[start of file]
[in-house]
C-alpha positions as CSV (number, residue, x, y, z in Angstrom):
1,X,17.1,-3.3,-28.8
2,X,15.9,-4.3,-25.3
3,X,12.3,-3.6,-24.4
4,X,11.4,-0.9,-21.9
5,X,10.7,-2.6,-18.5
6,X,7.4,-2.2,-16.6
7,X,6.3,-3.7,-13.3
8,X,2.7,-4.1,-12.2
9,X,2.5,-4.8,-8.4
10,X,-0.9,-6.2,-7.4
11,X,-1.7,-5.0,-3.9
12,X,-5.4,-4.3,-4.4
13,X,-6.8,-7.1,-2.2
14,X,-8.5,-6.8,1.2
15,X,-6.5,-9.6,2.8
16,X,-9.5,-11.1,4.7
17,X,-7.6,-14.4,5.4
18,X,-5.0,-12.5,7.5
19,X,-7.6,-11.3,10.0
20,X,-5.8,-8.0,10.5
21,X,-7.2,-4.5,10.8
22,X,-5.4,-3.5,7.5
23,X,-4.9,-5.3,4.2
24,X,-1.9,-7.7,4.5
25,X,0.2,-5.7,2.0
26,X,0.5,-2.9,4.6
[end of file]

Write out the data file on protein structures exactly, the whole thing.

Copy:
[in-house]
C-alpha positions as CSV (number, residue, x, y, z in Angstrom):
1,X,17.1,-3.3,-28.8
2,X,15.9,-4.3,-25.3
3,X,12.3,-3.6,-24.4
4,X,11.4,-0.9,-21.9
5,X,10.7,-2.6,-18.5
6,X,7.4,-2.2,-16.6
7,X,6.3,-3.7,-13.3
8,X,2.7,-4.1,-12.2
9,X,2.5,-4.8,-8.4
10,X,-0.9,-6.2,-7.4
11,X,-1.7,-5.0,-3.9
12,X,-5.4,-4.3,-4.4
13,X,-6.8,-7.1,-2.2
14,X,-8.5,-6.8,1.2
15,X,-6.5,-9.6,2.8
16,X,-9.5,-11.1,4.7
17,X,-7.6,-14.4,5.4
18,X,-5.0,-12.5,7.5
19,X,-7.6,-11.3,10.0
20,X,-5.8,-8.0,10.5
21,X,-7.2,-4.5,10.8
22,X,-5.4,-3.5,7.5
23,X,-4.9,-5.3,4.2
24,X,-1.9,-7.7,4.5
25,X,0.2,-5.7,2.0
26,X,0.5,-2.9,4.6